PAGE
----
Central to the Open Archival Information System (OAIS) model is the designated user community. This community must be clearly defined before the submission of content, and the content as represented should be understandable to the community. HOPE has defined a global designated community made up of the following user communities:
- ''Social history researchers and curators'' currently using the institutional web sites and online services. This is, simply put, the aggregation of the designated communities of the individual HOPE content providers and forms an inner circle of highly specialized professional researchers already attached to the social history institutions and activities through their routine services and focused research projects. They also have the most interest in long-term access.
- ''Professional researchers'' who visit the [[Glossary#Social_History_Portal|Social History Portal]] to get informed and browse social history repositories. These are researchers connected to HOPE through its umbrella institution IALHI and are composed of IALHI members and their local communities. Long-term access is also important to this group.
- ''Informed European citizens'' using Europeana for discovery purposes. This community of citizens interested in European cultural heritage has been identified and is currently served by Europeana.
- ''Global users'' already using of social platforms like Flickr, Youtube etc.
This has been the biggest challenge facing social history institutions over recent years. The specialist users of the past had developed skills to navigate archival finding aids and library catalogs and had familiarized themselves with domain terminology. Current users are often unable to interpret data through traditional representational structures and forms. They struggle when searching in hierarchical or complex finding aids and rarely take advantage of enhanced search functionality. In order to target specialist users while also serving broader community needs, HOPE has opted to populate various discovery services, ranging from network sites (e.g. Social History Portal), to broad-based portals (e.g. Europeana), to globally-known social sites.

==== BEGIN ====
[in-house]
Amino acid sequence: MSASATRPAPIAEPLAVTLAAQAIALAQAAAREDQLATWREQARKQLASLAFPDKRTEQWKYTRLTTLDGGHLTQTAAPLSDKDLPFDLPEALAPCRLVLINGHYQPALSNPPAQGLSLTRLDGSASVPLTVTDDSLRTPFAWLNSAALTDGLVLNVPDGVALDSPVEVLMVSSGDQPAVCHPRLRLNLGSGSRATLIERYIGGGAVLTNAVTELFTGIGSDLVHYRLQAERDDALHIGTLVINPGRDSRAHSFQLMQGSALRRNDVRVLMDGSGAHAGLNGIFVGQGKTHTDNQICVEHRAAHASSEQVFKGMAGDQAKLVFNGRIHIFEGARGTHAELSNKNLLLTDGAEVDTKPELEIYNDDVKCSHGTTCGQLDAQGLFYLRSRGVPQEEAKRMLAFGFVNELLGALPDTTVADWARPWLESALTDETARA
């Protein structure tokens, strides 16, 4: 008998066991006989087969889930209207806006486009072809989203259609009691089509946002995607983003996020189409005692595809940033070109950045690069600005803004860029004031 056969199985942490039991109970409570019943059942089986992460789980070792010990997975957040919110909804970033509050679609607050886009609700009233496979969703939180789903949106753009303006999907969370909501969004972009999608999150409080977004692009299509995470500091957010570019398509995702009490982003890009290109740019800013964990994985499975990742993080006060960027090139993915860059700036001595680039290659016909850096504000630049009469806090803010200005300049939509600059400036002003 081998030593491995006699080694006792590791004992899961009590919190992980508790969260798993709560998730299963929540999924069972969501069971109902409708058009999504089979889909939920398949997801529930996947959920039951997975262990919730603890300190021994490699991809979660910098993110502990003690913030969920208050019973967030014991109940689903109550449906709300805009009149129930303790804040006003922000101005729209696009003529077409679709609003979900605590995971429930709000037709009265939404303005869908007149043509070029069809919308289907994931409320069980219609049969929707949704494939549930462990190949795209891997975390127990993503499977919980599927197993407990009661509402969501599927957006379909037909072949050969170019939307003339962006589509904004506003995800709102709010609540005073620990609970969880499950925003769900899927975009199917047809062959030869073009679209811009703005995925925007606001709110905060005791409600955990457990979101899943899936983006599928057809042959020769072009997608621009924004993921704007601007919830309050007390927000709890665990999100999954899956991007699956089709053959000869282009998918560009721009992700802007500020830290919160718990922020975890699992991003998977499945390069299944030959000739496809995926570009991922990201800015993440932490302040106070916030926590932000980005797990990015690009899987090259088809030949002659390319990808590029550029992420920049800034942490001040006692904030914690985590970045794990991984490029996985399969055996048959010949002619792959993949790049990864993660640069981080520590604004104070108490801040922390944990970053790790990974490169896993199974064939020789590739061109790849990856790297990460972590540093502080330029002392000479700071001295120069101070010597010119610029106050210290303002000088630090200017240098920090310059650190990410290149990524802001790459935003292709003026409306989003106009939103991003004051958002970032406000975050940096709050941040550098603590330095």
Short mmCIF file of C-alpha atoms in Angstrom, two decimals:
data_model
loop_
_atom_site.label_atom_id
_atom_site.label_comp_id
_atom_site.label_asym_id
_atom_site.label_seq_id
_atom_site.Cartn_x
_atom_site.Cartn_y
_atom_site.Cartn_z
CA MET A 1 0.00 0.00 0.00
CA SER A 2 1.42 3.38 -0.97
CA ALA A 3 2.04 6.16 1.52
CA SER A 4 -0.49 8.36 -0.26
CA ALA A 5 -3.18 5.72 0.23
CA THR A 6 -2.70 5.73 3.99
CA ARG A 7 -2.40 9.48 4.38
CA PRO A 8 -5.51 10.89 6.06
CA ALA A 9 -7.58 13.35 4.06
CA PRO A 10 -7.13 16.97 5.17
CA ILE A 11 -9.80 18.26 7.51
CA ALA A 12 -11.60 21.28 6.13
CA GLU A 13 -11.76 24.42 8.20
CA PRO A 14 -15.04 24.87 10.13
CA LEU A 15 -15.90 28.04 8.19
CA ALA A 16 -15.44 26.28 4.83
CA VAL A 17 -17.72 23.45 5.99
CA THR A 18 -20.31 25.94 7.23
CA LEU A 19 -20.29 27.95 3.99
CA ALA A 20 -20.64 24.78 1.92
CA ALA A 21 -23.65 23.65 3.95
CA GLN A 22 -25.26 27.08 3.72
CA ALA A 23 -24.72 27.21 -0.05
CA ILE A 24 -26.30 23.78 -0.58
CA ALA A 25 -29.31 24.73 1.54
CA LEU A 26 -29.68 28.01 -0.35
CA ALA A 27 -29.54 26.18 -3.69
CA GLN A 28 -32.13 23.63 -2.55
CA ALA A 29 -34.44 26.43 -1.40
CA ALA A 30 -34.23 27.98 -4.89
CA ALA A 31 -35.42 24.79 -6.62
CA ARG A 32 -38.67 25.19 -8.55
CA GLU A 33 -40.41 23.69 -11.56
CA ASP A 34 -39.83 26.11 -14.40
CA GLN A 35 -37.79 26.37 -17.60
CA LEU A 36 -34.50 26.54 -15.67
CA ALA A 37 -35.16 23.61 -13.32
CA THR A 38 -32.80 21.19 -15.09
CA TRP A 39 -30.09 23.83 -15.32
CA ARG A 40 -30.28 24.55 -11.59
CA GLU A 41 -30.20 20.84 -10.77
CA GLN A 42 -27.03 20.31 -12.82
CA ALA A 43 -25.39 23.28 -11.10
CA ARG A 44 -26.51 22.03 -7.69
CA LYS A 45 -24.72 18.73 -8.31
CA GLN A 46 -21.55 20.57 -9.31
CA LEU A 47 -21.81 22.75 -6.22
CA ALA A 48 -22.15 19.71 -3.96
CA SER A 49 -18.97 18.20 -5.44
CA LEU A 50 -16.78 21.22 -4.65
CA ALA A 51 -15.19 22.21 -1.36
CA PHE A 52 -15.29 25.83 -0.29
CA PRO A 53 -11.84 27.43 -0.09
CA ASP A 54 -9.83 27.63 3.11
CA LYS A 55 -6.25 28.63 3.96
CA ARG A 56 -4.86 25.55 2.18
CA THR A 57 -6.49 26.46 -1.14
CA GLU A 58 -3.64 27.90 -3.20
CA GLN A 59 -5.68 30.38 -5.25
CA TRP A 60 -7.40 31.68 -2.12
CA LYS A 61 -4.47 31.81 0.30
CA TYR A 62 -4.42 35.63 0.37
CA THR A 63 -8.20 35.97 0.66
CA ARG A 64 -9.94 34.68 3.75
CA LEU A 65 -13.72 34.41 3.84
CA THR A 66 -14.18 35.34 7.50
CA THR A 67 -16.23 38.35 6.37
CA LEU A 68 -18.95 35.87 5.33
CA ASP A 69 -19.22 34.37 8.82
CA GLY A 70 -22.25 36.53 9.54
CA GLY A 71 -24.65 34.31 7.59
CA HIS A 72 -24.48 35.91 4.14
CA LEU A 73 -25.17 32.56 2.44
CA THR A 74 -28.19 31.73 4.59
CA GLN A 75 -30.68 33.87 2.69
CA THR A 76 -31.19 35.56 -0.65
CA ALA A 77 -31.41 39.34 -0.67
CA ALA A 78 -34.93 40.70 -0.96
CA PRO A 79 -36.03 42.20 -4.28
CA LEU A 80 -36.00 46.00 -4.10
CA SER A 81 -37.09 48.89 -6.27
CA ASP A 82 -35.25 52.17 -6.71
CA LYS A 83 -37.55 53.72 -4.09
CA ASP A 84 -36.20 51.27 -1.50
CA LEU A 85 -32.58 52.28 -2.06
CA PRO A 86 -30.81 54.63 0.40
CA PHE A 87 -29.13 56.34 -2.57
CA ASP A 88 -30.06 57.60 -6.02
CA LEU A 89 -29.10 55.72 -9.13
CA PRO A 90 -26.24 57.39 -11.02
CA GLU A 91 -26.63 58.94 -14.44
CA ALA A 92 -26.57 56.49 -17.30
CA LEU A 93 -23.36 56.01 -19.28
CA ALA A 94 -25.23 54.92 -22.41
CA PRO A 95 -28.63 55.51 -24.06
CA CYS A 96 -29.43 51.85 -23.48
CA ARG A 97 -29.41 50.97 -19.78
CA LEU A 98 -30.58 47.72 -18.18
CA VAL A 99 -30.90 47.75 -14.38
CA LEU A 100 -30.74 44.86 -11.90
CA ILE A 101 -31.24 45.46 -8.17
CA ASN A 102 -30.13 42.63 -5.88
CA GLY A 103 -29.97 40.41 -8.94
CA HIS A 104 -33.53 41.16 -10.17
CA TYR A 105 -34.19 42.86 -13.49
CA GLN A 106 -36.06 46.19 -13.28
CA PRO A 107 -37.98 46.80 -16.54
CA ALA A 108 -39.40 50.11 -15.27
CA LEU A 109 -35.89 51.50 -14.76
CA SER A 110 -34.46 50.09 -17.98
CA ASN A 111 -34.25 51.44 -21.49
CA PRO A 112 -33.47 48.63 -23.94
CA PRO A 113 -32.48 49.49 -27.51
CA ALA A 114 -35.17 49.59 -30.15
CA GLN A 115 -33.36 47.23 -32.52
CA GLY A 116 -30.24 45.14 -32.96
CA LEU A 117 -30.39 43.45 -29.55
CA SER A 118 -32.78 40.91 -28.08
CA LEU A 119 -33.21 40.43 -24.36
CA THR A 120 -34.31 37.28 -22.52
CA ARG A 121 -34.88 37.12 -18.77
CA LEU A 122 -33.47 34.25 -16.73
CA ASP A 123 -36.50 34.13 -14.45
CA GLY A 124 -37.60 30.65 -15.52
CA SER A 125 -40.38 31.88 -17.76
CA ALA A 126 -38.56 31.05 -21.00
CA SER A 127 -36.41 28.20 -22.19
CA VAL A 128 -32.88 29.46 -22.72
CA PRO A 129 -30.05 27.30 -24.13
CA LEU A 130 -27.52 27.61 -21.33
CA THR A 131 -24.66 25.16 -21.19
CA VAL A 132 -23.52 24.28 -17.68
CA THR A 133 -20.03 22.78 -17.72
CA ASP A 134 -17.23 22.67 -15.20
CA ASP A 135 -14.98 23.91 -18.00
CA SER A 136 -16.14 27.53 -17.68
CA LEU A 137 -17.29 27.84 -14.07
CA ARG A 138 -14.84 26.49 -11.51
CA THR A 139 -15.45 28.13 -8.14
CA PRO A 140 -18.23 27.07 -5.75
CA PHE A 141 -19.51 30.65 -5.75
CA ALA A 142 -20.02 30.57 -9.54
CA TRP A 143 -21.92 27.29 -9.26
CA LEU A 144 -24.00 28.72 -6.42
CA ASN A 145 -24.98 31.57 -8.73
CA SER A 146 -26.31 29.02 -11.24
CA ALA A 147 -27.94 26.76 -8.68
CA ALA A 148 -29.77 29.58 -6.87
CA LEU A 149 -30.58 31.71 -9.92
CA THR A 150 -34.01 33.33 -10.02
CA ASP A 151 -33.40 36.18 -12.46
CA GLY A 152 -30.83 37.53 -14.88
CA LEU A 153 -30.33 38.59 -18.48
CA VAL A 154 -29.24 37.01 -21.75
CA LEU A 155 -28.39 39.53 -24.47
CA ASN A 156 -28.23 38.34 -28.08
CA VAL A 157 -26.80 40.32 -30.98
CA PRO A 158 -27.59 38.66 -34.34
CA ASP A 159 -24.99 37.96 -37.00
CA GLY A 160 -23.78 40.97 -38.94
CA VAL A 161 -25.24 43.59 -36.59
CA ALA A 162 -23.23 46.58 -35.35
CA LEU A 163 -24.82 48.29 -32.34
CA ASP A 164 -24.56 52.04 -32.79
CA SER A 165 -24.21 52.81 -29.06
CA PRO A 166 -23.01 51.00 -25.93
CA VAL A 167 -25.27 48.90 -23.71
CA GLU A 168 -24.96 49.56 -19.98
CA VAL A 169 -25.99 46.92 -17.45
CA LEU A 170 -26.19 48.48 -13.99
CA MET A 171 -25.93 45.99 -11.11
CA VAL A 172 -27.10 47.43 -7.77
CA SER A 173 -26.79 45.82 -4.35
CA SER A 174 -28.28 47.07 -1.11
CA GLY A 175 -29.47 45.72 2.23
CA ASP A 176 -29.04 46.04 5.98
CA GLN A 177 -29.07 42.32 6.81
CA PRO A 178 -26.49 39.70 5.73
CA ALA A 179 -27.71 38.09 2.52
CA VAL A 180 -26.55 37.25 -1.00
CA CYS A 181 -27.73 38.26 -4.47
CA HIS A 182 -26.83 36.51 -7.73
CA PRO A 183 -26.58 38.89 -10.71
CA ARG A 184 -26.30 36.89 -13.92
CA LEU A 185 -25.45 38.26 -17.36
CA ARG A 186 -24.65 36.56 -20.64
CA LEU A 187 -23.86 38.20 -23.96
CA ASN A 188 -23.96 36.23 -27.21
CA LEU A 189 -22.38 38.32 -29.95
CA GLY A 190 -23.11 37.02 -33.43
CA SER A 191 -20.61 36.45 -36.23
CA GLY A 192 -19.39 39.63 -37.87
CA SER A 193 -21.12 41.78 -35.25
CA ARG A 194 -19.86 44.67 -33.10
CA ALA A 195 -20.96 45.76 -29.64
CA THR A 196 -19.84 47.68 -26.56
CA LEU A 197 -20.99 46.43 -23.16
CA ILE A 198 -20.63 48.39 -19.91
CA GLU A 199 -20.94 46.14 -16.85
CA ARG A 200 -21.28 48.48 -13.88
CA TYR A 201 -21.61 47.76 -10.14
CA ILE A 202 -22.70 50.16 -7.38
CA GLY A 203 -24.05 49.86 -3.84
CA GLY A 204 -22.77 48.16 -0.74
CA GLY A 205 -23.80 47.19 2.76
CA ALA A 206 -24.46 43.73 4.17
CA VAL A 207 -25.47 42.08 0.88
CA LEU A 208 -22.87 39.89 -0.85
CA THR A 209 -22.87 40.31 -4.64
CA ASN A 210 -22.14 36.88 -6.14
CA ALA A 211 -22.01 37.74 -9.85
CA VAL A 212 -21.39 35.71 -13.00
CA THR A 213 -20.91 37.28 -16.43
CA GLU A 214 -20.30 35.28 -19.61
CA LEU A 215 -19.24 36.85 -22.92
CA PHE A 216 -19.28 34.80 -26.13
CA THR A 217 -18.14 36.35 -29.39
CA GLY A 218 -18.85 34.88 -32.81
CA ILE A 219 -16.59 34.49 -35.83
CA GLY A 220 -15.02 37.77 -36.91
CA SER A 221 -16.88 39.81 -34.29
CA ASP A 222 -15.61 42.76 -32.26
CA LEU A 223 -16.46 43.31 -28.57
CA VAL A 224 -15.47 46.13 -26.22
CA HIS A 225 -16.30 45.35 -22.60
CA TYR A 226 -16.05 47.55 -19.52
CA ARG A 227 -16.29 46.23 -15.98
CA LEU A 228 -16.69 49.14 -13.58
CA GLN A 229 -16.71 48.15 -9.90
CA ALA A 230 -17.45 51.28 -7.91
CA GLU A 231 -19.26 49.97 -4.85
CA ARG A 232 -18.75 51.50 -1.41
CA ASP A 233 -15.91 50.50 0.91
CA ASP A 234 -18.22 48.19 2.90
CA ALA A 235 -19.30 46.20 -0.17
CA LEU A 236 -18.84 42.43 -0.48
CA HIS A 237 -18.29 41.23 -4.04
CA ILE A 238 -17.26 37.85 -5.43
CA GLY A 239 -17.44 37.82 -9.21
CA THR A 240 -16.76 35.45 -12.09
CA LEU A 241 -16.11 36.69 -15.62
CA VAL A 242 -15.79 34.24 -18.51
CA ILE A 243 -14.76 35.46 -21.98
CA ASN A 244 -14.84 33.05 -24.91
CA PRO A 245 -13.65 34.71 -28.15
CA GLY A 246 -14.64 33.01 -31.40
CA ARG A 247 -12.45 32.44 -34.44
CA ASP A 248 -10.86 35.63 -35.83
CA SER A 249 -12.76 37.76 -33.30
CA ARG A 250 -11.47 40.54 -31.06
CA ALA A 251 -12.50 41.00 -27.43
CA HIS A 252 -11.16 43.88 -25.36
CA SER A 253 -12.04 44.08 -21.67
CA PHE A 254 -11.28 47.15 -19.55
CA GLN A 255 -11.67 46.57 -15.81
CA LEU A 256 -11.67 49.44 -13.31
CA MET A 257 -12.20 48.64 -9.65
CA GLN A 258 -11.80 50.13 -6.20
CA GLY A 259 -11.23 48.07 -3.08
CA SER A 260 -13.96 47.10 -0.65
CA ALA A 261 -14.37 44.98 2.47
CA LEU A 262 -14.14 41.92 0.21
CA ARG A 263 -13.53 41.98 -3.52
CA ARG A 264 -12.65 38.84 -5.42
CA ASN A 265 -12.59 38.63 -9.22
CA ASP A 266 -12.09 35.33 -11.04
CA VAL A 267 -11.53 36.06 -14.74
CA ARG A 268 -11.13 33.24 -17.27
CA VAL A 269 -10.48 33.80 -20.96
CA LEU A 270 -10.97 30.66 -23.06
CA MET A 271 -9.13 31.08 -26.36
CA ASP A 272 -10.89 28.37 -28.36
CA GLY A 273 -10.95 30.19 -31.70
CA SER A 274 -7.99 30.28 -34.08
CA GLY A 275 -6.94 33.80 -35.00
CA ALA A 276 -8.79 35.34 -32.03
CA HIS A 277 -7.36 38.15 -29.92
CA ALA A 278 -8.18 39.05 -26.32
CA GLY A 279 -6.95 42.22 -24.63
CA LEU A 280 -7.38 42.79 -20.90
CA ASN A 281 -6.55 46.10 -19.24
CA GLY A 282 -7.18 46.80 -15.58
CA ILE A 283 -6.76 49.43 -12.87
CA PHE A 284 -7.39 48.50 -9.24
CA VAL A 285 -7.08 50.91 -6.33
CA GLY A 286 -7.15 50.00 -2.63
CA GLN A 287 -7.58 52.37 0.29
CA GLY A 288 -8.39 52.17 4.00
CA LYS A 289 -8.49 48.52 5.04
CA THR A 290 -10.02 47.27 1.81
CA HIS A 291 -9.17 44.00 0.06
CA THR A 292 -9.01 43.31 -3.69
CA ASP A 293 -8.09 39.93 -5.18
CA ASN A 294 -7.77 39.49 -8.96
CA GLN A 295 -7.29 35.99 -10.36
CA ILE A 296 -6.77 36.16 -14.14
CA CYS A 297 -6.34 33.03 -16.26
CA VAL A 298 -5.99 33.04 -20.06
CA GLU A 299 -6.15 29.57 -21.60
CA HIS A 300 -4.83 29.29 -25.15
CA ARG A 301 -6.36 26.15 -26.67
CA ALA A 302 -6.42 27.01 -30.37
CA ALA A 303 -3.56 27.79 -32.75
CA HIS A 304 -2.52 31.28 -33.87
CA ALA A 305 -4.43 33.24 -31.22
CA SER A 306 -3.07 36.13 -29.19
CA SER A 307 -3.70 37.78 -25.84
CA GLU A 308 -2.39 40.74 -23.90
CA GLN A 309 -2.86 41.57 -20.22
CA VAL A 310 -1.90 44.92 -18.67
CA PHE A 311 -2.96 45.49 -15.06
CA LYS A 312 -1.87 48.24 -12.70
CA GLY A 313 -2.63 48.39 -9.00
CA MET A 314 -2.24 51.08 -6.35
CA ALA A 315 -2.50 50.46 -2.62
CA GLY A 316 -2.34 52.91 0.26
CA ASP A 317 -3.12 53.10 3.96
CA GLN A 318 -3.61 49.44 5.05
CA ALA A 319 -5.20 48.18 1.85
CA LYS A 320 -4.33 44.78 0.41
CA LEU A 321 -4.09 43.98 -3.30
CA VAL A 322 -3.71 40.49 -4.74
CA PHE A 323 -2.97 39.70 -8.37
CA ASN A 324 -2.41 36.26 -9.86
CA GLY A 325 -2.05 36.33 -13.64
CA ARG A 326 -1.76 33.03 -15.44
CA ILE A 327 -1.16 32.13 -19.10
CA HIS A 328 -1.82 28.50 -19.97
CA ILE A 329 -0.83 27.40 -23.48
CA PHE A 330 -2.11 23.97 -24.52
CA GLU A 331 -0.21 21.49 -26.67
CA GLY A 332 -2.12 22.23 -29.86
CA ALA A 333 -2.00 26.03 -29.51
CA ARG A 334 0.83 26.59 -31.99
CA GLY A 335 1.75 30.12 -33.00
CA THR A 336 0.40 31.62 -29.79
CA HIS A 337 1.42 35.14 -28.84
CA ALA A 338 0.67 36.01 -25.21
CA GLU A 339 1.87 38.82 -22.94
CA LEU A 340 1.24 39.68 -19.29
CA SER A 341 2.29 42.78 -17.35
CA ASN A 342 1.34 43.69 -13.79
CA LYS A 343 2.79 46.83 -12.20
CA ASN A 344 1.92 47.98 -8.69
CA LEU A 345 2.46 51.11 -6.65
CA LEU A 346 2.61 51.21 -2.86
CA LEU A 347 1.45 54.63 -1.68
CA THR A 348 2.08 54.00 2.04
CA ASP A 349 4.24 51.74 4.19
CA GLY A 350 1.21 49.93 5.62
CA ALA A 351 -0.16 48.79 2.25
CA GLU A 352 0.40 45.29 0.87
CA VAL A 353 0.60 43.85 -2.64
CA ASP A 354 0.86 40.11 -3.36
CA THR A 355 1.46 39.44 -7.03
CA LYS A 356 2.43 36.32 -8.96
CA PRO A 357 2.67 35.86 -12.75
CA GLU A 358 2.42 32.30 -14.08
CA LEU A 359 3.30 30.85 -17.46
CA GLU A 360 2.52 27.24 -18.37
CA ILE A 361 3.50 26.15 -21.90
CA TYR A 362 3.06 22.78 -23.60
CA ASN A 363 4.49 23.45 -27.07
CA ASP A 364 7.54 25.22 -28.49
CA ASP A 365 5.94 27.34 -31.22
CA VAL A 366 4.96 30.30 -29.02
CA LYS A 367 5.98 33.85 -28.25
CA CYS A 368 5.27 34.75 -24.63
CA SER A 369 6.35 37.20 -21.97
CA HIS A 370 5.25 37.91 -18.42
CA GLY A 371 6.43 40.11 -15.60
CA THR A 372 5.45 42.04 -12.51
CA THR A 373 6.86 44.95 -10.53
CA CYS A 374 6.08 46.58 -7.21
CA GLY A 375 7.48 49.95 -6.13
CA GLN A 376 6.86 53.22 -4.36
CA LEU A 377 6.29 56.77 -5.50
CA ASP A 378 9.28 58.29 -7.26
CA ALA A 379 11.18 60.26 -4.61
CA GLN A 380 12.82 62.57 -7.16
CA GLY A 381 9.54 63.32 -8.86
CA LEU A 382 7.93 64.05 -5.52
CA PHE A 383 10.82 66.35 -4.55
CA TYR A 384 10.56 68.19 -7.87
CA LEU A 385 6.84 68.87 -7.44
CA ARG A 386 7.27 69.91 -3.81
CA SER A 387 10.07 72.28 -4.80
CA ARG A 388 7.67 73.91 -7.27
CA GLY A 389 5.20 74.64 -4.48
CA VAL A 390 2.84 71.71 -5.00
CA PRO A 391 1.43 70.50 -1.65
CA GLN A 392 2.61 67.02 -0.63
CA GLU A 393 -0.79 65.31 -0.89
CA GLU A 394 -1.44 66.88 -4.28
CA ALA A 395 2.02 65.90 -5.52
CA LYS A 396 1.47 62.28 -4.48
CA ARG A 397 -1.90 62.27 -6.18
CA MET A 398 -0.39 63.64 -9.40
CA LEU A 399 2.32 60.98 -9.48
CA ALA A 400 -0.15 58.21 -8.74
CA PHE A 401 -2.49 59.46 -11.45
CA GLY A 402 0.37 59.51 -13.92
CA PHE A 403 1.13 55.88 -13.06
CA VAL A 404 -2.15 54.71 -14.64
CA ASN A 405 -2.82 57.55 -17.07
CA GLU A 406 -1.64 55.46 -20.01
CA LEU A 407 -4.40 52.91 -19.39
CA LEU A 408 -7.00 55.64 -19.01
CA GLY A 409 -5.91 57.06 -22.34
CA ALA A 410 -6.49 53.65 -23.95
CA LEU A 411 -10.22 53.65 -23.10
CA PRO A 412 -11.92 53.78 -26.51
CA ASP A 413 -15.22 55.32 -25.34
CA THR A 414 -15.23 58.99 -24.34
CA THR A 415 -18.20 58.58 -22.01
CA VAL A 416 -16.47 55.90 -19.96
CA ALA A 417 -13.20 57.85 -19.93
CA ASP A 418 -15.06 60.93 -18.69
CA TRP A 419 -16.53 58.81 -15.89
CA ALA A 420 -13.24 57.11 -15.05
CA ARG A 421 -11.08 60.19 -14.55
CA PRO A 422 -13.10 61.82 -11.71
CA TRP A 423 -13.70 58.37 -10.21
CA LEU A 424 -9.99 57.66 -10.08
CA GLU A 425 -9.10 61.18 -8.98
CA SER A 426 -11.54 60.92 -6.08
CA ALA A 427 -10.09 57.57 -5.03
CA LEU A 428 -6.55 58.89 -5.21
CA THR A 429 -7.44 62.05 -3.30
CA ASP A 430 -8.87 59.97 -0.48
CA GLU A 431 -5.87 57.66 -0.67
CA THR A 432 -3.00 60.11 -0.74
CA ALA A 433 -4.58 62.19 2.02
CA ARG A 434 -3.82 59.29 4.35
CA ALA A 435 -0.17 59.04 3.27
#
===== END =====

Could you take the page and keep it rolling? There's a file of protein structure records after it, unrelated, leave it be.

Sites will be populated with HOPE metadata, including (non-copyrighted) descriptive metadata and previews, using various internet protocols. Users locating metadata and corresponding previews will be linked through discovery services back to local sites providing richer content description and contextualization as well as the digital object itself, which will be stored and managed through a HOPE-compliant repository. Once a user identifies an item of interest, the digital object may be downloaded and used in the end user's own processing environment, where it may be annotated, edited, mined, used for mash-ups, etc. The HOPE federated repositories do not offer services to individual users beyond the discovery-to-delivery path itself. The discovery-to-delivery path must be supported by unambiguous persisted references to HOPE collections and digital objects on local sites. In their role as curators, content providers must guarantee the authenticity and integrity of the digital content provided online.
HOPE guides content providers in adapting their content provision to various discovery services. HOPE allows content providers to make conscious decisions about which content is pushed/pulled to each service. HOPE's Content Provider Dissemination Profiles express in machine-readable form each institution's policies to target specific content to a target user group through a particular service or set of services.
Consultative Committee for Space Data Systems. ''Reference Model for an Open Archival Information System''. CCSDS 650.0-M-2 Magenta Book. Washington D.C.: NASA, 2012. (https://public.ccsds.org/pubs/650x0m2.pdf)